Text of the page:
8. Software Frameworks for DL Applications

Various frameworks have been developed by research centers to perform deep learning tasks. Table 4 summarizes the most popular ones (Pouyanfar et al. [220]) that continue to evolve.
TensorFlow: a powerful platform that is developed by Google and dedicated to deep learning applications is TensorFlow [221]. TensorFlow can deploy multiple CPUs or GPUs while using the same Application Programming Interface (API), which increased its popularity among the DL researchers [222]. No framework is superior over the others; however, some researchers compared the performances on a single GPU, and showed that the TensorFlow might not outperform Theano, Torch, Neon, and TensorFlow DL frameworks, despite its flexibility [105,223]. On the other hand, it is faster when Long Short Term Memory (LSTM) units are used as the core of the model [222]. It is worth noting that TensorFlow can also run models on mobile platforms.
Torch/PyTorch: Torch is a simple, open-source, and extensible DL framework that is dedicated to building fast and efficient GPU-based ML algorithms [222]. It outperforms CPU-based training according to Bahrampour et al. [105]. PyTorch is considered to be the primary software tool for deep learning after TensorFlow, which is developed by Facebook services.
Keras: one of Python’s most popular and high-level libraries in DL that is capable of running on top of TensorFlow [224]. Keras is extremely user-friendly and, due to the modularity and extensibility features, it is attractive for both novice and experienced researchers in DL.
Caffe: for computer-vision tasks, Caffe, which is developed at the University of California-Berkeley, is one of the fastest and easiest platforms to train CNNs with the capability of processing 60 million input images per day [225].
Theano: originally developed to be used as a CPU/GPU compiler in Python, and not to be a DL framework, but it is one of the Python libraries for fast numerical computations, particularly non-standard DL models [105]. For relatively shallow models of CNNs and LSTMs, Theano might outperform Torch and TensorFlow [105]. Theano is not further developed since 2017.

9. Summary and Prospects

The advantages of machine learning (ML) in solving structural health monitoring (SHM) problems are evident, and the number of deep learning (DL) applications has grown exponentially since its introduction during recent years. However, every proposed method has its limitations, and some of the major challenges are summarized, as follows:
  • Despite remarkable advances since the introduction of DL-based SHM, current techniques in the literature cannot be considered to be fully automated, and human perception is not easy to replicate through vibration or vision-based DL algorithms [226]. Such capabilities should be addressed in future studies, including the significance of damage with respect to the type of structural components, materials, locations, and other environmental conditions.
  • The number of available image databases of structural systems and other infrastructure components is very limited for SHM purposes, which leads to lower performance of the available trained models when new conditions arise, such as texture, joints, light, environment, pollutions, etc. In addition, environment-related issues cannot be perfectly simulated via generalized numerical models; therefore, larger datasets can only be formed by acquiring data from the real world.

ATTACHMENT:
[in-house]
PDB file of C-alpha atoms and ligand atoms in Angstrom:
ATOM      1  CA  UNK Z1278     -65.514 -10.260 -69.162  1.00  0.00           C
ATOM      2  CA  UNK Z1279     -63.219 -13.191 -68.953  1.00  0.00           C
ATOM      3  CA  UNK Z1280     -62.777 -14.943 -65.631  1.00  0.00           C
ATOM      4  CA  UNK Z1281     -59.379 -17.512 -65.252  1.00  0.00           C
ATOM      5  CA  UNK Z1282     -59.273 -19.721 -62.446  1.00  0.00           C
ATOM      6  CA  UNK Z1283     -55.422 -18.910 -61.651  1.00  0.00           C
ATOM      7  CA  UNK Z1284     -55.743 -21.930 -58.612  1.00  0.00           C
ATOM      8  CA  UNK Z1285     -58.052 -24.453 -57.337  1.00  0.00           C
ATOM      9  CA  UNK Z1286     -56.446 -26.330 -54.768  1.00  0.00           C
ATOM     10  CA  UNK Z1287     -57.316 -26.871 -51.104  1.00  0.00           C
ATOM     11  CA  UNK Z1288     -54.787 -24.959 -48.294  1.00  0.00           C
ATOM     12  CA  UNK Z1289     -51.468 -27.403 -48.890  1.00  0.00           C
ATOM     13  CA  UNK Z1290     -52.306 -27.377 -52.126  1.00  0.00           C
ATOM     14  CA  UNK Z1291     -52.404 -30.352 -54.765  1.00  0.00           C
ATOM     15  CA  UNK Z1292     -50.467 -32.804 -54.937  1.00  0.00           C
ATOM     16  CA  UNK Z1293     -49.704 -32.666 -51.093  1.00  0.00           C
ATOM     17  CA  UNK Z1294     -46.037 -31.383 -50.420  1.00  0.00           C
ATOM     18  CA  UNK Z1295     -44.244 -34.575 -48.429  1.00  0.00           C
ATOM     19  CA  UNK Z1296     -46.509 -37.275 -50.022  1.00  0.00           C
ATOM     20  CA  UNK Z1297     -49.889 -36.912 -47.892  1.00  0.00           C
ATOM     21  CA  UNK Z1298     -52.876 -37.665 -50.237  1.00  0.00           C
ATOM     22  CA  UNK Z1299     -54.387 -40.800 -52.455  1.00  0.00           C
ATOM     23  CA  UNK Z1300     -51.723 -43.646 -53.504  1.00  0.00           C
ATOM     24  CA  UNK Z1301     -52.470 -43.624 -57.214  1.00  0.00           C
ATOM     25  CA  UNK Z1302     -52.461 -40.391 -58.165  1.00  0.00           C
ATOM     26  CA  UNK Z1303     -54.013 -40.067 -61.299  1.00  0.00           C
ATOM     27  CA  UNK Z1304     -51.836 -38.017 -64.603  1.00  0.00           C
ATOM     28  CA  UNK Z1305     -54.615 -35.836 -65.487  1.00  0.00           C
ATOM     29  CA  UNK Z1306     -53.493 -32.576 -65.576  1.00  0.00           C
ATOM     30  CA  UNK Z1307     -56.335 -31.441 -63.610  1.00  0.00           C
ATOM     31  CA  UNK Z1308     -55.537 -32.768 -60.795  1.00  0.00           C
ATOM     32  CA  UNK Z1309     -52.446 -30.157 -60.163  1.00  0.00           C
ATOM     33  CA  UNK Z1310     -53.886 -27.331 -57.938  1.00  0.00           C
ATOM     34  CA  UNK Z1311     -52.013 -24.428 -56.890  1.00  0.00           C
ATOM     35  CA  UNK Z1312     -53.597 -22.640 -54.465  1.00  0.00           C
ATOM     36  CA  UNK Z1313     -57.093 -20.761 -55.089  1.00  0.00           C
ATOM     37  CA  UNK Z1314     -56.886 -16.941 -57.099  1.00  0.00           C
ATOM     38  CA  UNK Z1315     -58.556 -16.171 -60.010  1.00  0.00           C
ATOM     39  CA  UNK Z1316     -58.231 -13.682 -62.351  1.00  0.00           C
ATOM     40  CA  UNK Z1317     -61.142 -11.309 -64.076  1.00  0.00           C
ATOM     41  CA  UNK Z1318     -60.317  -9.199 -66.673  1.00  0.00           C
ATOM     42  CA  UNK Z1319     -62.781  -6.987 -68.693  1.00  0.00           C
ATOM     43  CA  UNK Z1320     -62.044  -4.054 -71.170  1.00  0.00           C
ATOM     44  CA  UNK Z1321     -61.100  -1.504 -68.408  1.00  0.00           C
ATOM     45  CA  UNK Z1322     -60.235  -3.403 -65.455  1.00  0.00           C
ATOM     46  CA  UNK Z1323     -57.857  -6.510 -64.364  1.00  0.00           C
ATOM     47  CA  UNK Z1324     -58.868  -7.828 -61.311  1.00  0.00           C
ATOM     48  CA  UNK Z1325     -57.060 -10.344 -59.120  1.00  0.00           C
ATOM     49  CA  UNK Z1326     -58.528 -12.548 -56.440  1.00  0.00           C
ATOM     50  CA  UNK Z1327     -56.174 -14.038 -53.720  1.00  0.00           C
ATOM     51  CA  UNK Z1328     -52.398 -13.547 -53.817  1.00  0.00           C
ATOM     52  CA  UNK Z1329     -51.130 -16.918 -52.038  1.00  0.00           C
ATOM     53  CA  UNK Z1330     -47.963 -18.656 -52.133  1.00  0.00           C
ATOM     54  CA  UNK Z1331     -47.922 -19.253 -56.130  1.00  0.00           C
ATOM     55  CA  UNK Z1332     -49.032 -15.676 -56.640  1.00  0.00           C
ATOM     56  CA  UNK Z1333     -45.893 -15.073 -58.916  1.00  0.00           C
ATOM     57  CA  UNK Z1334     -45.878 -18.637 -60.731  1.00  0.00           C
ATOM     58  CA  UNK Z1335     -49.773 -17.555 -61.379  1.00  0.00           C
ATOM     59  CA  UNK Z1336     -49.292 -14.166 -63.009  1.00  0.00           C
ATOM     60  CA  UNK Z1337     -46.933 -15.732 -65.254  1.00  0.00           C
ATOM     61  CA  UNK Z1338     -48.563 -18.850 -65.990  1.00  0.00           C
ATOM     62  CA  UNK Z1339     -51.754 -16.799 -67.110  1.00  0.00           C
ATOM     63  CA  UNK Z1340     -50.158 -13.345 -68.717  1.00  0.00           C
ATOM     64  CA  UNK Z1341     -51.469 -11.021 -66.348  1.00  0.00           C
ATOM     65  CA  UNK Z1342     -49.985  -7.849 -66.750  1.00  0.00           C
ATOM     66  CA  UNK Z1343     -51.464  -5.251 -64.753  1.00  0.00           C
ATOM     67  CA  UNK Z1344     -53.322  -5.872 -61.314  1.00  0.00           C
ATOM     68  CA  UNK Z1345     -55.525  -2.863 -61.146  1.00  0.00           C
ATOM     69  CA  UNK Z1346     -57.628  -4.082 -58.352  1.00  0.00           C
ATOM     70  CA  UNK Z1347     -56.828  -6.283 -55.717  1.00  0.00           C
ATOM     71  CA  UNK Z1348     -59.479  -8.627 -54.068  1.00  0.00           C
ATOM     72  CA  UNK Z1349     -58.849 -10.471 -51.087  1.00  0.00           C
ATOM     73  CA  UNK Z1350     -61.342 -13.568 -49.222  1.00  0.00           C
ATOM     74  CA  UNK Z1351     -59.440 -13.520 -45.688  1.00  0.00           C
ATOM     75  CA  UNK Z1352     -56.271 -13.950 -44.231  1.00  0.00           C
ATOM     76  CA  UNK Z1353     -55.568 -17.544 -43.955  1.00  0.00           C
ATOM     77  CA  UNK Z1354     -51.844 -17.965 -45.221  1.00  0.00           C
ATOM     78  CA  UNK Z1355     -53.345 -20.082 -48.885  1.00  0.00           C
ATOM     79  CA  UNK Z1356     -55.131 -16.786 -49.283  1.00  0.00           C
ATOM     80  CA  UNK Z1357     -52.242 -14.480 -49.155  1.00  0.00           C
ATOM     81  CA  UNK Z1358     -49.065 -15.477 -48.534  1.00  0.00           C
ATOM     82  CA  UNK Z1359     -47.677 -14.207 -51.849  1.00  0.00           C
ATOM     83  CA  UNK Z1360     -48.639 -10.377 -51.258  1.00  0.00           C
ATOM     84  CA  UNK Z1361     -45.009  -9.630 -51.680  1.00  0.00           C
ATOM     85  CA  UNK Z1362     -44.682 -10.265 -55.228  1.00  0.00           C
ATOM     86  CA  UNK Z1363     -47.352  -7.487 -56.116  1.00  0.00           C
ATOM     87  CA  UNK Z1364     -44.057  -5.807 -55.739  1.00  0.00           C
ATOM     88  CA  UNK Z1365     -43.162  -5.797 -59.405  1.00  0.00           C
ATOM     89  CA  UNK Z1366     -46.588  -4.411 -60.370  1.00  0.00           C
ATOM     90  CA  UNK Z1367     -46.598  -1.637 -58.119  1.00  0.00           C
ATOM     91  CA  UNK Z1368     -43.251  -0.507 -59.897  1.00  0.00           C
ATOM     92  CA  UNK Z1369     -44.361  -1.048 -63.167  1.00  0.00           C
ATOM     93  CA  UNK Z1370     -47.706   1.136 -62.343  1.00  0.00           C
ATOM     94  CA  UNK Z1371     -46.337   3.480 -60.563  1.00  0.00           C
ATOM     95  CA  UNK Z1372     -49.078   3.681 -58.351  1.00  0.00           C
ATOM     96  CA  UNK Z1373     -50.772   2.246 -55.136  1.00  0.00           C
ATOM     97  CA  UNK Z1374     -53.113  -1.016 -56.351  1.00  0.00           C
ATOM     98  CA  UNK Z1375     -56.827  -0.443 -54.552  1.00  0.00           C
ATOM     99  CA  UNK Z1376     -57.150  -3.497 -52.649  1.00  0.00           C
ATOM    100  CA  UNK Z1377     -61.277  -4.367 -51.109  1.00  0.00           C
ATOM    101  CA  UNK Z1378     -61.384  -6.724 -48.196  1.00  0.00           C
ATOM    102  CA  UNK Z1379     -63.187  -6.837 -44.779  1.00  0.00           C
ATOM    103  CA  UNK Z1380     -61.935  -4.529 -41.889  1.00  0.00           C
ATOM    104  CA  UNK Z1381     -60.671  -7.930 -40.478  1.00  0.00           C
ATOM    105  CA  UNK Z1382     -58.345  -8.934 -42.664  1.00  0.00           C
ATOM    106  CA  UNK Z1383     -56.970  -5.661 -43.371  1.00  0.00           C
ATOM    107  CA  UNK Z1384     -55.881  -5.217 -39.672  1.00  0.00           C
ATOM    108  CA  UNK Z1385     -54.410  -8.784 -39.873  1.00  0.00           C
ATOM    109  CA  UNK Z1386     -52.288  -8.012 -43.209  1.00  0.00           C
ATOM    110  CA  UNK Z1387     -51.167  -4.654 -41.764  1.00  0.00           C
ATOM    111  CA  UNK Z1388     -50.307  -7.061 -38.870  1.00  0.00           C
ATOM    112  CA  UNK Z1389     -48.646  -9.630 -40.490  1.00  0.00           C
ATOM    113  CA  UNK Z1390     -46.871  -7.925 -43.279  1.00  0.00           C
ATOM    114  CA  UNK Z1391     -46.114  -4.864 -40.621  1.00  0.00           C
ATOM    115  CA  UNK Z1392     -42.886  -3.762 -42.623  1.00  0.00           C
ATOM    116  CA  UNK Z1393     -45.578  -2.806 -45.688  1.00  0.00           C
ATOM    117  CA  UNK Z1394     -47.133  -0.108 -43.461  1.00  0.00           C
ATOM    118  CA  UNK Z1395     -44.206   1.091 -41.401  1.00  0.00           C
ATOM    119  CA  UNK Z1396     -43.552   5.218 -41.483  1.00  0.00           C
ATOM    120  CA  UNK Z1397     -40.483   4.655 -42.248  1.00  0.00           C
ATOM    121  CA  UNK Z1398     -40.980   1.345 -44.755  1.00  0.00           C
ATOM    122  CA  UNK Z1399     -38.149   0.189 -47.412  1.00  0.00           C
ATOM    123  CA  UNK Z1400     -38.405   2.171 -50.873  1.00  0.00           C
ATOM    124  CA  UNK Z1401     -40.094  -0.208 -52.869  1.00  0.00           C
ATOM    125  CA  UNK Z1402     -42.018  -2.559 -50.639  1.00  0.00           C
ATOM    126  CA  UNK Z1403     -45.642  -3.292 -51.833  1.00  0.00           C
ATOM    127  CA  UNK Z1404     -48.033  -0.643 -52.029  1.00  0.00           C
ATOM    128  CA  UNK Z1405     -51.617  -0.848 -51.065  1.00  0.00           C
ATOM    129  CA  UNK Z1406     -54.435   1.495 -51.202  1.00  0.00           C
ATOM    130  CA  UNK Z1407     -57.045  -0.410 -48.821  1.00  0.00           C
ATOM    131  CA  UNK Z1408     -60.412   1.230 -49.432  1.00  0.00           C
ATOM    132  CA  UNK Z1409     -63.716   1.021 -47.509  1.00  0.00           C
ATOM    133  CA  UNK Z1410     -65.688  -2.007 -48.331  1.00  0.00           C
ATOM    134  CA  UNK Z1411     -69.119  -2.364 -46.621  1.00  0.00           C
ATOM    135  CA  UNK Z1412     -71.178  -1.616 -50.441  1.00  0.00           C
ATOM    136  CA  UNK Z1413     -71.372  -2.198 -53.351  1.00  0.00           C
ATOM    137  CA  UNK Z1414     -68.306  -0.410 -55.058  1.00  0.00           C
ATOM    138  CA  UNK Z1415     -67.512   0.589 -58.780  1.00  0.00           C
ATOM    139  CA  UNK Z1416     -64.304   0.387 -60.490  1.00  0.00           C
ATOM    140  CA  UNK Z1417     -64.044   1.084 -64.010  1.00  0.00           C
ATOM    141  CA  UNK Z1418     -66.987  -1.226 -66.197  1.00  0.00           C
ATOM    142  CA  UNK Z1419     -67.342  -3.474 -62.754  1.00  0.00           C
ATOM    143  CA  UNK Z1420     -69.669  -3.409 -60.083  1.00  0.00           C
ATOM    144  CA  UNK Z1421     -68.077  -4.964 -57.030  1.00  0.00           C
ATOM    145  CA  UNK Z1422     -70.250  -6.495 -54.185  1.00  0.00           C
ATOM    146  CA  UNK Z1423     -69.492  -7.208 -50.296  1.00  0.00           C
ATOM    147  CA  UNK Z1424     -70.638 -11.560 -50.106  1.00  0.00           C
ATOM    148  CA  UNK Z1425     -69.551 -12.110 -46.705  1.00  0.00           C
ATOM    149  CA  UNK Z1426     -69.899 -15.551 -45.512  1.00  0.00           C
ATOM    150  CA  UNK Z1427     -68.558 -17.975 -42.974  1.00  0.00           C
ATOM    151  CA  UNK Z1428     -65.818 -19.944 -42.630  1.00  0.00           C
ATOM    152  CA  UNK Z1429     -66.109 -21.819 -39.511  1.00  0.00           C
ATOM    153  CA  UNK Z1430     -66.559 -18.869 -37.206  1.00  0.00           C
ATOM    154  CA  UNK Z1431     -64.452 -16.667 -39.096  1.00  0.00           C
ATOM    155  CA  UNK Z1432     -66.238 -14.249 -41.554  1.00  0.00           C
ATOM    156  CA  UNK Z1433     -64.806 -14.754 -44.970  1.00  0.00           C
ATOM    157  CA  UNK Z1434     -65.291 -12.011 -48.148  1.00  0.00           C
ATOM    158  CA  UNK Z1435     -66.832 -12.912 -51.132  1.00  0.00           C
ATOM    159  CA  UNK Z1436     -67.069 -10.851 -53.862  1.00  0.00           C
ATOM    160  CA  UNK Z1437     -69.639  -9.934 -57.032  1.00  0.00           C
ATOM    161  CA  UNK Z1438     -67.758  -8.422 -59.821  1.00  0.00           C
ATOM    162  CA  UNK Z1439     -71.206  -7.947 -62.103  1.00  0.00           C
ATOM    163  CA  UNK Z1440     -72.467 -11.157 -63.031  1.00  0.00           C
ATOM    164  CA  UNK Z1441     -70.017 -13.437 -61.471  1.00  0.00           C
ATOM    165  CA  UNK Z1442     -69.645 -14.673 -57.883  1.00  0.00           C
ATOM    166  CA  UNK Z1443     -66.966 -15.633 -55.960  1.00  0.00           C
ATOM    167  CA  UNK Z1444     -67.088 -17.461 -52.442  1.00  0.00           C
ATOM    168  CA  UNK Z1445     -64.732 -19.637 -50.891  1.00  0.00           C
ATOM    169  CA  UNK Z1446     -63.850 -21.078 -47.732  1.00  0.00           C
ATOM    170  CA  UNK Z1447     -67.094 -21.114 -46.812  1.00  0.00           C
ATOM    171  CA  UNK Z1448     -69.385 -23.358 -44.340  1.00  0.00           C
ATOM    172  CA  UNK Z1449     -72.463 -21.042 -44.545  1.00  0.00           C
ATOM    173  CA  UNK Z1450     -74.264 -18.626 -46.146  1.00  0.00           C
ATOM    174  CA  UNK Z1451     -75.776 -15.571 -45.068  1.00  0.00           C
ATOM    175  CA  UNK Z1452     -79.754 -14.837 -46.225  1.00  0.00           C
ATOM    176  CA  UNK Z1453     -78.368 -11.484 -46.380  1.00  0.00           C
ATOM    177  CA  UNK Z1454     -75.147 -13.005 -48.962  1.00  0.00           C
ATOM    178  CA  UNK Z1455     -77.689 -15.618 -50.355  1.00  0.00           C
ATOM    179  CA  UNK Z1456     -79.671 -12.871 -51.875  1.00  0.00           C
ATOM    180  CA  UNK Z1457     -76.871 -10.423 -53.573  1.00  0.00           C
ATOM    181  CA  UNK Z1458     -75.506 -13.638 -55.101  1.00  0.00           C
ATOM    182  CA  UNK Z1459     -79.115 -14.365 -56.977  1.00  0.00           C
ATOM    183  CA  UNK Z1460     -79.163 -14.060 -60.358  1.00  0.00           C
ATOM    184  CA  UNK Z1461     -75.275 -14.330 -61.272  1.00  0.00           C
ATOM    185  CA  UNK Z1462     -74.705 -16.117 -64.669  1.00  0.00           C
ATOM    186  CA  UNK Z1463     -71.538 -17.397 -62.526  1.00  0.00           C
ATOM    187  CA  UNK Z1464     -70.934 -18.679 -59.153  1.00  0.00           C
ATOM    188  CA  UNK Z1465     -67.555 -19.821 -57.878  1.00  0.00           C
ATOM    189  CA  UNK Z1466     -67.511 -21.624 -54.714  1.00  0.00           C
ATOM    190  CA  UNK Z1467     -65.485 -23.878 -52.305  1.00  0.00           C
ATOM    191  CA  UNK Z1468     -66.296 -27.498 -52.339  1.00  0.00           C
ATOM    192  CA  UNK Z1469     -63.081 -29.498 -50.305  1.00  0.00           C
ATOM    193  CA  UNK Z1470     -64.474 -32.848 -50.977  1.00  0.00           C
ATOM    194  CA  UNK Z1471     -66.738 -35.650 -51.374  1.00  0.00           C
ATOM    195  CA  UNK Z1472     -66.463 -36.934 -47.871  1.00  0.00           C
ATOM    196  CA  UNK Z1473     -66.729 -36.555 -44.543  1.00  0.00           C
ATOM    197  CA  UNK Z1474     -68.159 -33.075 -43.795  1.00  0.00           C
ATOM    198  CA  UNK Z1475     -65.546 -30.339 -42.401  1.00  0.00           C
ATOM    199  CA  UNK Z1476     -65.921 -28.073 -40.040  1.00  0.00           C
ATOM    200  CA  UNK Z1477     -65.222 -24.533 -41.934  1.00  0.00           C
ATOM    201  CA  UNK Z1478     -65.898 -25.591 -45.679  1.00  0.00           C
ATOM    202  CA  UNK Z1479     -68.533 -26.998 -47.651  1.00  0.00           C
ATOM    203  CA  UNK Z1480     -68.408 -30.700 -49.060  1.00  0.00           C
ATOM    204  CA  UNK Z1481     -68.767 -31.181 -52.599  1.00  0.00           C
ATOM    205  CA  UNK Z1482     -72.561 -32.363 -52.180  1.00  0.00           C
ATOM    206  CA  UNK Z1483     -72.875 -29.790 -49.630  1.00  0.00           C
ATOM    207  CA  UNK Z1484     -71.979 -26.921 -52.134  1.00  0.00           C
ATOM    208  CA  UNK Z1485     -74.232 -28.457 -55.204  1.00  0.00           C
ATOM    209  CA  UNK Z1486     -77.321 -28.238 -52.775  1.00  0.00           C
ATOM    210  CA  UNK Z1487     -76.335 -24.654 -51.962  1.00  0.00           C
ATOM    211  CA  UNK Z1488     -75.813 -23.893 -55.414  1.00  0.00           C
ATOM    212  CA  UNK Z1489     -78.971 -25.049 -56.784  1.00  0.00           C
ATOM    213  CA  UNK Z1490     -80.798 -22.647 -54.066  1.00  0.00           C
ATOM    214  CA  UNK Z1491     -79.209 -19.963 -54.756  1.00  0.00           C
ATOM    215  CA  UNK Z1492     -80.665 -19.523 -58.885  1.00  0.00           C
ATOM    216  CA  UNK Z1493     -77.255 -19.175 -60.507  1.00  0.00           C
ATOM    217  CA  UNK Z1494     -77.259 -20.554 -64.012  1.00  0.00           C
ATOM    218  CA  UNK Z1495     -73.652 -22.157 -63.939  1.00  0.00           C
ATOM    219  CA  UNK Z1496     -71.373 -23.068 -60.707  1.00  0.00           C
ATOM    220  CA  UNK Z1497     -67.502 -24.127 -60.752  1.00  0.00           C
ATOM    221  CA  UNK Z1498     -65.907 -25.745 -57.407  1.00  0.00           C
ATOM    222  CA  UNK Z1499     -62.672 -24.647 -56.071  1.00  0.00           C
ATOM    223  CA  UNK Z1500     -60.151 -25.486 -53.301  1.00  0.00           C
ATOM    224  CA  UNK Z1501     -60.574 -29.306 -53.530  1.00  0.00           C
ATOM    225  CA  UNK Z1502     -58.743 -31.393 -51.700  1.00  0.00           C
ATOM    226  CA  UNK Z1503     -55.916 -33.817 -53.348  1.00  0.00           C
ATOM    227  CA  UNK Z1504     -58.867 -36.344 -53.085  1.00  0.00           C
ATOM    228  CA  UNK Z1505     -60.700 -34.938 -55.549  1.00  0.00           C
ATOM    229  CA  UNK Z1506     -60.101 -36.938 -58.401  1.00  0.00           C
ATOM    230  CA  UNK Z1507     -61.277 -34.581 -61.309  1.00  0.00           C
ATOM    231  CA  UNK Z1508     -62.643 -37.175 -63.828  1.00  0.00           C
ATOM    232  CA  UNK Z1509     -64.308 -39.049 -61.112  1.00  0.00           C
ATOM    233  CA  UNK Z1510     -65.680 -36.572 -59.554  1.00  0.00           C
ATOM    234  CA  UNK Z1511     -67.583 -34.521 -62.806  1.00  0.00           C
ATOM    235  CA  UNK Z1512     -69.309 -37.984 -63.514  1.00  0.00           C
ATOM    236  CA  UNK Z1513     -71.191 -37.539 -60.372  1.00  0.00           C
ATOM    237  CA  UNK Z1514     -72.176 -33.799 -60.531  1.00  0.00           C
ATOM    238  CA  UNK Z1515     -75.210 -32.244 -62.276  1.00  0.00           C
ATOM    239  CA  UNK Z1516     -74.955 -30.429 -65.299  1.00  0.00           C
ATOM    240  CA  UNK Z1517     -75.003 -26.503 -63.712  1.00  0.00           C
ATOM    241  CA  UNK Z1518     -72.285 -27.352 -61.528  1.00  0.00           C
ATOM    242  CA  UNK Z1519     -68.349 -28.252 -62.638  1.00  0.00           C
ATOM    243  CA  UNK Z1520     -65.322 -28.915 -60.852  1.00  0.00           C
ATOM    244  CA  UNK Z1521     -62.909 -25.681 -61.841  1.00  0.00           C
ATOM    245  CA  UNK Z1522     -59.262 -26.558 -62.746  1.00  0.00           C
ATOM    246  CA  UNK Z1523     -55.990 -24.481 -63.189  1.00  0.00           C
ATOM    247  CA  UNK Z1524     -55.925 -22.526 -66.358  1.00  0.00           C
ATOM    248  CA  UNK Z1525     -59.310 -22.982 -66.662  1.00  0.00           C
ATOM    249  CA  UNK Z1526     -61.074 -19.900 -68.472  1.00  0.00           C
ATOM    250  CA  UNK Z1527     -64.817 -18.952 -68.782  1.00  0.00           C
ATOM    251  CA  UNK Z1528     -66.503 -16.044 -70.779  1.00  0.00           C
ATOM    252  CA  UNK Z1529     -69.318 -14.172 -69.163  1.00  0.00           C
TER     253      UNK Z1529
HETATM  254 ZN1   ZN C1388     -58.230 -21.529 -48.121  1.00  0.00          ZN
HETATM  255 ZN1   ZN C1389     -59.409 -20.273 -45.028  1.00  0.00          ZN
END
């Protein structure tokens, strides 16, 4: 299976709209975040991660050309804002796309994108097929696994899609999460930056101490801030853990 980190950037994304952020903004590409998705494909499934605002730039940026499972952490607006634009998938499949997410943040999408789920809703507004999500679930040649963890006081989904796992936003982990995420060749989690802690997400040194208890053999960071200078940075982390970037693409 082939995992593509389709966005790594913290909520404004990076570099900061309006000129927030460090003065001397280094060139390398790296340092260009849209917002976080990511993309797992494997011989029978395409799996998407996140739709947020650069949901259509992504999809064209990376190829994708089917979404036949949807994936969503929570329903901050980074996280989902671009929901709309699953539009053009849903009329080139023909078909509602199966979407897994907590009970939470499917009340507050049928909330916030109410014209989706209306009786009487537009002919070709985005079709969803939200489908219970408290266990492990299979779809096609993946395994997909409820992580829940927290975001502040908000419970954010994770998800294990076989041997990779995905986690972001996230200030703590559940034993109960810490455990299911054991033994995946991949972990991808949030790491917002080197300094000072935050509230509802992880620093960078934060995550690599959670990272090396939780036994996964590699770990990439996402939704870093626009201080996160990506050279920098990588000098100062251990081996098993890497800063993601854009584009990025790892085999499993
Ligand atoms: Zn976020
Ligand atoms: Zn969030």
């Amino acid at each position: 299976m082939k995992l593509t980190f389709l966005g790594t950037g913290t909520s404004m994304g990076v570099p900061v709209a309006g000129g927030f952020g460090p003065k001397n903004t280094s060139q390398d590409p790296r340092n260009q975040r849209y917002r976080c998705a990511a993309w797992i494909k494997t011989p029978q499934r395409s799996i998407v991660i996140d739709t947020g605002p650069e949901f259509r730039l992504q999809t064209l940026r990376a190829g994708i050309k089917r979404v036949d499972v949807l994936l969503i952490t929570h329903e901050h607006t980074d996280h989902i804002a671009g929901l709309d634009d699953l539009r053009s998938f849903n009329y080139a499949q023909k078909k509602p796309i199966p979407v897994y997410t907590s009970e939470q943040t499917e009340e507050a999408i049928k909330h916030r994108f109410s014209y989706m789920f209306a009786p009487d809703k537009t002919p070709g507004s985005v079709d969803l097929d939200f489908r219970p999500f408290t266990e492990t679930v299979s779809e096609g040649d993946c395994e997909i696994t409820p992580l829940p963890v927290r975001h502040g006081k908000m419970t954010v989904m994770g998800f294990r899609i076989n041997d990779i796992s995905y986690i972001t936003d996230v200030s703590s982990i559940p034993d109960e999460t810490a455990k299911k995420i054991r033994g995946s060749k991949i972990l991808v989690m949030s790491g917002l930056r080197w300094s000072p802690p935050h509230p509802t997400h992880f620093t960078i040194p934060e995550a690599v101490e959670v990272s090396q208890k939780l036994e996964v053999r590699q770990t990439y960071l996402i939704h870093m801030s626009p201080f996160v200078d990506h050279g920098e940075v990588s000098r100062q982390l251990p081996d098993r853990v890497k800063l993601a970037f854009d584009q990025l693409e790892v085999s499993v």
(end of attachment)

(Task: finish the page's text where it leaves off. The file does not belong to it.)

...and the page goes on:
• The nature of damages, as well as their significance, may differ from one structural component to another when considering the global structural context. Therefore, comprehensive hierarchical approaches should be devised in which structural component recognition is included as an essential first step before using image data. Such an approach has the potential to bring context in the assessment, evaluation, and interpretation of damage as part of SHM applications.
  • Laboratory conditions are idealized in the available studies, and further research is needed for in-situ DL-based SHM. For example, the presence of wind and light may disrupt UAVs for the vision-based measurements. A clear example is the dynamic vibrations and deflections of a long suspension bridge under traffic and wind loads. In addition, damages occur gradually with small changes [145,146].
Along with the rise of the DL-based methods, the importance of data is more evident than ever before. Vision and vibration data from host structures both need to be automatically processed and stored efficiently, which requires robust and real-time signal and image processing models that are capable of identifying an anomaly in data. Response data compression and response reconstruction [227] for long-term monitoring purposes remain challenges that require more developments to avoid information loss. The near-future directions of DL-based technologies can be grouped into the following categories when considering the limitations and advantages of the recently proposed methods.

9.1. DL Applications in Vision-Based and Vibration-Based SHM

The DL-based damage detection techniques are capable of learning implicit relations between features with less computational costs. DL-based techniques result in significantly higher accuracy, despite the conventional ML methods that rely on hand-crafted features. Along with the advances in computer vision techniques, vision-based SHM is expected to play a pivotal role in the next generation of SHM. In addition, it has been shown that vibration data can be treated in grid-like images to train deep CNN models [61], which expands DL applications to solve real-world problems. In addition, DL models can be used to predict or minimize the response of complex structures without the need for complex finite element models.

9.2. DL Applications in SHM Using Self-Powered Sensors